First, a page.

Dealing With Heart Failure in a Rosebreasted Cockatoo

My elderly Rosebreasted Cockatoo/Galah

A bit over a month ago, I did a post about how a heat source helped stabilise my elderly galah when he suddenly fell ill. He had a minor infection, which he has recovered from.

Unfortunately though, there was a reason that a minor infection was such a major problem. A normal bird, would have coped with a minor infection a lot more easily – the fact that he didn’t showed that something else was going on.

It has been a hellish month. It really looked like the next time I wrote about Cocky Boy – I’d be writing about how he didn’t make it. For quite a while, I thought he was dying. Realistically, he’s now sort-of stable, but could still go at any time without much warning.

Cocky Boy fluffed out, sitting under a heat lamp while he was ill with the infection.

The problem has turned out to be his heart. It’s very enlarged and on the xray you can see calcification happening in one of his main arteries. The current diagnosis is Atherosclerosis. Effectively, his heart is a ticking time bomb.

It’s not really surprising. I’ve had him for three years and he lived with the same family for at least 60 years before that. I know he is a minimum of 63 years old and possibly even older.

If you compare aviculture from 63 years ago, to now… well just think how many changes this bird has seen. Our knowledge of a bird’s needs has changed drastically. His past diet does explain his current condition. I know he was fed salted peanuts, and sunflower seeds as a main meal before he came to me. For most of Cocky Boy’s life seed was really the only thing that people thought birds ate. 

Taken just before he started losing weight.

When Cocky Boy first came to me, his blood tests showed serious liver problems, it went without saying that his heart would be struggling. His cholesterol level was extremely high. A good diet later and those blood tests had largely normalised – I’d thought he was ok apart from serious arthritis. This latest infection showed that while he’s ok, the damage done to his heart was irreversible.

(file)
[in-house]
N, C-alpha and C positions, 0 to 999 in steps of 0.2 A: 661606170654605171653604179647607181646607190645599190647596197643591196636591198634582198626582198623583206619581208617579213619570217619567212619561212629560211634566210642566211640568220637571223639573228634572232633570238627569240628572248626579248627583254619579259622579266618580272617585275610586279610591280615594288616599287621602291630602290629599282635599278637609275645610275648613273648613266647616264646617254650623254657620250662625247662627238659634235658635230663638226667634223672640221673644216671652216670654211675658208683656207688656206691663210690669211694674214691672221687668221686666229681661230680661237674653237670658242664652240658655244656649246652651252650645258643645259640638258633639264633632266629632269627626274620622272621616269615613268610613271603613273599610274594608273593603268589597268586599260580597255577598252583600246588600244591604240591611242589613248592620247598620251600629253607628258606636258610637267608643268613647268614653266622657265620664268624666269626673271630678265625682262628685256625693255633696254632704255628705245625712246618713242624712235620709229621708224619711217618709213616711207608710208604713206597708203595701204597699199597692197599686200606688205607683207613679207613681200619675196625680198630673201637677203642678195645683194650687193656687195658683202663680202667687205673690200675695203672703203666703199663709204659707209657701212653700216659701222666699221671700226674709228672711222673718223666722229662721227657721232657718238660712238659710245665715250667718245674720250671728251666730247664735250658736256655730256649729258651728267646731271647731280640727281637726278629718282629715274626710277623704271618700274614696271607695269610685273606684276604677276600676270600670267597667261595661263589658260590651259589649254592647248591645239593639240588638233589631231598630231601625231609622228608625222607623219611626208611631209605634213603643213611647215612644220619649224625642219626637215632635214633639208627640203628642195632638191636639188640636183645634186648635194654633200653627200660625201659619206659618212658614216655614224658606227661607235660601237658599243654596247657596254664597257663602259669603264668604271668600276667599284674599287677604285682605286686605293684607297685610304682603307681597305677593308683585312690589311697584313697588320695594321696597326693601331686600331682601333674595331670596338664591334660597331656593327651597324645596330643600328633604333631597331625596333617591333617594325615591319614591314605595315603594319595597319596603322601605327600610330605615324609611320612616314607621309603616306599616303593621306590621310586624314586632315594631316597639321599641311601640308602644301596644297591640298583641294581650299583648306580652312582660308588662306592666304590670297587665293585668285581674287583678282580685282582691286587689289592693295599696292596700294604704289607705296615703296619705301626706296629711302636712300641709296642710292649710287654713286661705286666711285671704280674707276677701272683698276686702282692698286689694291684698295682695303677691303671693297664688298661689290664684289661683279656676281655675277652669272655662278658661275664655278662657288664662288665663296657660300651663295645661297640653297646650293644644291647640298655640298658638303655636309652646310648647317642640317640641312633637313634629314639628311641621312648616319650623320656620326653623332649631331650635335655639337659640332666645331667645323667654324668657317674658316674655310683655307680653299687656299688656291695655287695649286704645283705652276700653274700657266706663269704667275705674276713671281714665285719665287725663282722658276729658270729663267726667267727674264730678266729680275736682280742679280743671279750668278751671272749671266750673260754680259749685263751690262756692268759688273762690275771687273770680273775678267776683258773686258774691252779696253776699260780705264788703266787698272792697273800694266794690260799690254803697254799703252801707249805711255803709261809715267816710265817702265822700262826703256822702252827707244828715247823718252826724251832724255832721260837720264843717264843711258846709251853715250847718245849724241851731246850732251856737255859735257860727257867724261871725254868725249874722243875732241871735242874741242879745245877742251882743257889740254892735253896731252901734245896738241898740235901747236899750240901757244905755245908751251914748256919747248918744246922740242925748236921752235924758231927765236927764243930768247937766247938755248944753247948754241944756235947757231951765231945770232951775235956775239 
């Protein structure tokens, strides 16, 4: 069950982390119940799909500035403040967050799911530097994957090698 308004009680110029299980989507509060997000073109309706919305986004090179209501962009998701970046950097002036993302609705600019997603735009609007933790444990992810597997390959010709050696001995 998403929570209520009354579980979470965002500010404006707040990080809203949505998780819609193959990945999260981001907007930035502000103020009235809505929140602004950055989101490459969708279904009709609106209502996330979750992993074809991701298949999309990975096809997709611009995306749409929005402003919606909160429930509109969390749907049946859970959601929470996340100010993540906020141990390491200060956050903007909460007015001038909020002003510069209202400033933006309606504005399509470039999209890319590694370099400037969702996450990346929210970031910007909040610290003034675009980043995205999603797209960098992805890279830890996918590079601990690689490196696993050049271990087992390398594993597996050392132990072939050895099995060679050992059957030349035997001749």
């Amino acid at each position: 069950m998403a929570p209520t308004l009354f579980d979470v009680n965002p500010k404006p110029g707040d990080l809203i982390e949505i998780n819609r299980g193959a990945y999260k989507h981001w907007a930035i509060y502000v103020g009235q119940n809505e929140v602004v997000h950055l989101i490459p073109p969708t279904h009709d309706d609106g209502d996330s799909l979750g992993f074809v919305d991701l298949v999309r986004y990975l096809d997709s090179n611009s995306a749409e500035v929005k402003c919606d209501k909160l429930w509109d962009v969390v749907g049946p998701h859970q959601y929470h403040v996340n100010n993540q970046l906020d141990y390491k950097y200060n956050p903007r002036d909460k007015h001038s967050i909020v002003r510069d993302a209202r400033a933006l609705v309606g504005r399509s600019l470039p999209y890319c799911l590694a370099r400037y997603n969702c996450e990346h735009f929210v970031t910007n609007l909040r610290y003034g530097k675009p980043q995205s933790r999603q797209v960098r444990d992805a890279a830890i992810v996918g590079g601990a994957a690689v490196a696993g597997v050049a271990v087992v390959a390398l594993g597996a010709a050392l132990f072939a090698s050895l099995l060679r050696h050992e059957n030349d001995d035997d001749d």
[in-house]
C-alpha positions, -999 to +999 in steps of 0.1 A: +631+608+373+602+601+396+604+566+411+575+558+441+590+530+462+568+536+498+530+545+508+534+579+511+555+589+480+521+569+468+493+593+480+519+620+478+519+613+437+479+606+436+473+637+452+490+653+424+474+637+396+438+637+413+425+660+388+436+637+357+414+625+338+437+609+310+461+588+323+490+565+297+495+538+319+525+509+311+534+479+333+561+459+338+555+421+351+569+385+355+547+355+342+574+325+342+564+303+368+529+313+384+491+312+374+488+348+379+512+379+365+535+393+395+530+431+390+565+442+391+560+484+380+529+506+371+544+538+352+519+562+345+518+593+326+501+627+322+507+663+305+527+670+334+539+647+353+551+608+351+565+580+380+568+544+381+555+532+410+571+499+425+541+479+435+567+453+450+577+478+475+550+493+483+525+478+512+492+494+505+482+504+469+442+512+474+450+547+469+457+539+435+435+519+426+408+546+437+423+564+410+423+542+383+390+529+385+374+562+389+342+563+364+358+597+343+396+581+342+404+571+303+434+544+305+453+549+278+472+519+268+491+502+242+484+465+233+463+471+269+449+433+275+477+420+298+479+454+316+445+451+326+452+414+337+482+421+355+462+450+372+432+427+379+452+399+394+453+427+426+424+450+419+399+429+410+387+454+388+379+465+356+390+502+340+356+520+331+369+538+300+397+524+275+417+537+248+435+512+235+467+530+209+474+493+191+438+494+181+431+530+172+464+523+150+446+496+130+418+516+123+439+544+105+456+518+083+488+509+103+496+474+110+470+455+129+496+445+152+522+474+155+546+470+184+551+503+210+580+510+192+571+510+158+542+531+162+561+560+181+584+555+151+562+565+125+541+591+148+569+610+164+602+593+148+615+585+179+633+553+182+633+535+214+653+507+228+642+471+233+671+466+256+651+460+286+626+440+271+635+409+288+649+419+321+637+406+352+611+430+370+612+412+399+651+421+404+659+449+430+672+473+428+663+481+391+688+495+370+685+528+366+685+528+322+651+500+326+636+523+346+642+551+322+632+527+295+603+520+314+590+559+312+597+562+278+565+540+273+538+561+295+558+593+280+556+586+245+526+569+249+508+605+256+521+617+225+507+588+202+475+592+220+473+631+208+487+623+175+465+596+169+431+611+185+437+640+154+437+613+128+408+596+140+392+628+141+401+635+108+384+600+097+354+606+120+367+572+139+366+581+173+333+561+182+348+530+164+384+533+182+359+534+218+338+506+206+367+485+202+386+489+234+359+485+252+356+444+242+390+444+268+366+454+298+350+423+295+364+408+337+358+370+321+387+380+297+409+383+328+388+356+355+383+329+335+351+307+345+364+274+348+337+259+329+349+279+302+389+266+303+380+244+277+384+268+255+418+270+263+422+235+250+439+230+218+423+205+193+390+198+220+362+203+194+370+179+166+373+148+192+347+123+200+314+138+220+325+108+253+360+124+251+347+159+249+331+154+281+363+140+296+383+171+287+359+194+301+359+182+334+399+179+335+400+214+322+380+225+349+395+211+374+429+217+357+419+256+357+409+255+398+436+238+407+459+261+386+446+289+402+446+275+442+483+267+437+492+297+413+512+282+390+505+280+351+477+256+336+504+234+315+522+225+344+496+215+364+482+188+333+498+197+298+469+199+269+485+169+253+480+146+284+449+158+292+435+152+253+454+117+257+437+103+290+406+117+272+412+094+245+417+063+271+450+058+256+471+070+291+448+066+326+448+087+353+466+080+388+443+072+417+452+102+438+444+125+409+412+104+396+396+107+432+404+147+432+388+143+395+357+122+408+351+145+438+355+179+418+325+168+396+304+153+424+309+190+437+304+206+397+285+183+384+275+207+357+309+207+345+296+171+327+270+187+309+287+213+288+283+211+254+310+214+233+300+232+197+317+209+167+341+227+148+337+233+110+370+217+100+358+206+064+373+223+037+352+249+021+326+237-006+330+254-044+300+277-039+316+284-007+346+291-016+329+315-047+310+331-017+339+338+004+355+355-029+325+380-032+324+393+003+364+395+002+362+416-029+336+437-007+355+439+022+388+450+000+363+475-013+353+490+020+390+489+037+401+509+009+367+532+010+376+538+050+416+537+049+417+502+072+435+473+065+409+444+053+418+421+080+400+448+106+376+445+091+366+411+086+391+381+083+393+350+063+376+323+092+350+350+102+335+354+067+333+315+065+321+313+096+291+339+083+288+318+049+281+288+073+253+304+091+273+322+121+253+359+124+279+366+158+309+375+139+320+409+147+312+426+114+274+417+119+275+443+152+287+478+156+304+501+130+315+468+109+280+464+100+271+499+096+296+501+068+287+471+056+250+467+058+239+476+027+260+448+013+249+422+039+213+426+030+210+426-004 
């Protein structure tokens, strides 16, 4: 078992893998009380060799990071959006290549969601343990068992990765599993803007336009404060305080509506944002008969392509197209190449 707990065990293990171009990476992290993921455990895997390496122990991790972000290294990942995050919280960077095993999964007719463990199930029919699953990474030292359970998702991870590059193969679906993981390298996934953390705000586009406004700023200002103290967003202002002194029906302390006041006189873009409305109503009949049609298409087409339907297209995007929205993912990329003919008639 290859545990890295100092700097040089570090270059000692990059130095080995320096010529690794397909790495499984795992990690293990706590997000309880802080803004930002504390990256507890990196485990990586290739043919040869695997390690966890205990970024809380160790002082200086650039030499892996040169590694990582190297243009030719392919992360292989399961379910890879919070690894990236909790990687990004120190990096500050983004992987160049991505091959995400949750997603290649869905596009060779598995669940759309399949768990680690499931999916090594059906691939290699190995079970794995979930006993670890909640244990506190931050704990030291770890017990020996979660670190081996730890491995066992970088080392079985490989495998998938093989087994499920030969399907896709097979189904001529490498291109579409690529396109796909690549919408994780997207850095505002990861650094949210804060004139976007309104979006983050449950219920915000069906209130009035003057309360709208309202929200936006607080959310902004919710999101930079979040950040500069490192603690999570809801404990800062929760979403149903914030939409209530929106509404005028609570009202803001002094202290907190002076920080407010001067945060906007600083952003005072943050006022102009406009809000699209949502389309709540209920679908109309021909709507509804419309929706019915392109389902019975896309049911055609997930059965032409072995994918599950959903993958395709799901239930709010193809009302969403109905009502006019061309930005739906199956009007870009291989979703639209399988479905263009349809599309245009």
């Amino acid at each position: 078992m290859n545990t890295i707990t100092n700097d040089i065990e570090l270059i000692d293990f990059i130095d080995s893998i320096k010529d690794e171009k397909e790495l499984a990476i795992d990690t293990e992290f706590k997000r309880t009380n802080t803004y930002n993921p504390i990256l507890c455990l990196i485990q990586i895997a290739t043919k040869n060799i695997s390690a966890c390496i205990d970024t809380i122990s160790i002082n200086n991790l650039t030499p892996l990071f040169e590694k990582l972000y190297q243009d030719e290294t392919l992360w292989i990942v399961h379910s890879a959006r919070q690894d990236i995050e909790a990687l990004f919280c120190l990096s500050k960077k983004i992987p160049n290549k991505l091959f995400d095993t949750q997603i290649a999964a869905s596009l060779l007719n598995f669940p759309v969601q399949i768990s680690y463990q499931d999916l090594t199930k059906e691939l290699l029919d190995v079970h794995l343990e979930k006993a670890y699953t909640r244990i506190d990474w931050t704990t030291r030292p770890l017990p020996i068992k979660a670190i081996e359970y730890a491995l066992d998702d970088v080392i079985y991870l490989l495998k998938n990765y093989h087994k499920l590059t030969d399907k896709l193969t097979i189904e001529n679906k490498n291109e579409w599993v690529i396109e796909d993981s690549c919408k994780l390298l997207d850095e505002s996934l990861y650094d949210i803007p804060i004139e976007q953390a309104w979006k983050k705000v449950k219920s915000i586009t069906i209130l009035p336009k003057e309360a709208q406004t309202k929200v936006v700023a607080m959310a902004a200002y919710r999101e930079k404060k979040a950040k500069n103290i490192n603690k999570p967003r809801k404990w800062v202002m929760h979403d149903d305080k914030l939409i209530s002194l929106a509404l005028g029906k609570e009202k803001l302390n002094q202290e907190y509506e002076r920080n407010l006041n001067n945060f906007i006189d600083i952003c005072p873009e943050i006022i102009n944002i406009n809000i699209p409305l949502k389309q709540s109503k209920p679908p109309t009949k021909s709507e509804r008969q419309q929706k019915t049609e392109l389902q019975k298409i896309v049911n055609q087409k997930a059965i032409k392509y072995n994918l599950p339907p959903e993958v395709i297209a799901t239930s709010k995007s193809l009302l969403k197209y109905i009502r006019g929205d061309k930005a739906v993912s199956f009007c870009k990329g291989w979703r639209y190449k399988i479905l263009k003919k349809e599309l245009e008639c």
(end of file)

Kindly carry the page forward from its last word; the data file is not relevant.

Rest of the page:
I find myself in a position where I feel like I’m playing God with his life. I know he isn’t fond of me shoving a syringe into his beak every few hours but on the flip side I can’t bring myself to put an end to this when he still seems to be happy and still has a decent quality of life. It’s hard when a bird can’t clearly communicate what he wants.

Stealing the syringe is a favourite game. He then proceeds to try to bash me with it.

He has lost 95 grams since April. That’s huge. I’m hoping we’ve stopped the weight loss, but Cocky Boy has yet to regain any weight. Ironically, his weight is now the same as my much younger and healthier galahs’ normal weight – it’s just not normal for Cocky Boy. He is actually developing a pressure sore just under his keel bone because he has lost all of his padding and can’t perch normally due to his arthritis.

His medication has felt like a giant experiment to me. His avian vet has had to adapt cat/dog heart meds for him. Birds with treatable heart disease aren’t yet common in Australia. It’s starting to be seen more as knowledge grows enough to diagnose it, but not enough for avian heart meds to just be readily pulled off a shelf.

I’ve been crushing and dissolving tablets, dividing the powder from capsules into tenths on a set of jewellery scales and mixing them with all sorts of things to make them more palatable to Cocky Boy. He hasn’t thanked me for it. I can’t really blame him. 

Pretty sure this is why he regularly roars: "Give it back!!!"

He’s gone from voluntarily swallowing arthritis medication 1-2 times daily (which apparently tastes alright), to cringing at the sight of me with a syringe. To give you some idea – the arthritis medication is twice a day, he’s been on two different heart meds simultaneously also twice a day, a medication to help his breathing 3 times a day, antibiotics for the infection twice a day, probiotics in his water as needed, and now he has a pressure sore that needs attention. Plus I’m monitoring his weight daily, his droppings and food intake. Meanwhile, I’m watching that he is maintaining his grooming as sometimes (due to the lack of movement caused by arthritis) his vent becomes unhealthily blocked and he needs extra help bathing.  Then there’s the constant re-working of doses and meds to keep fine-tuning it until we get the desired results.  It’s a nightmare.

Then there are the vet visits and bills. These include everything from blood tests, to Xrays, to visits with a specialist cardiologist (who normally does cats/dogs) for ultrasounds – just to get the diagnosis and the medication dosages right.

It’s exhausting and I find myself wishing that the knowledge we have now about a decent diet had been around when Cocky Boy was younger, so that this situation might have been prevented. It’s why I find myself writing this post – I want people to clearly see what a difference they’re making to their bird’s future when they bother to do the work that it takes to feed a decent diet and provide a decent environment.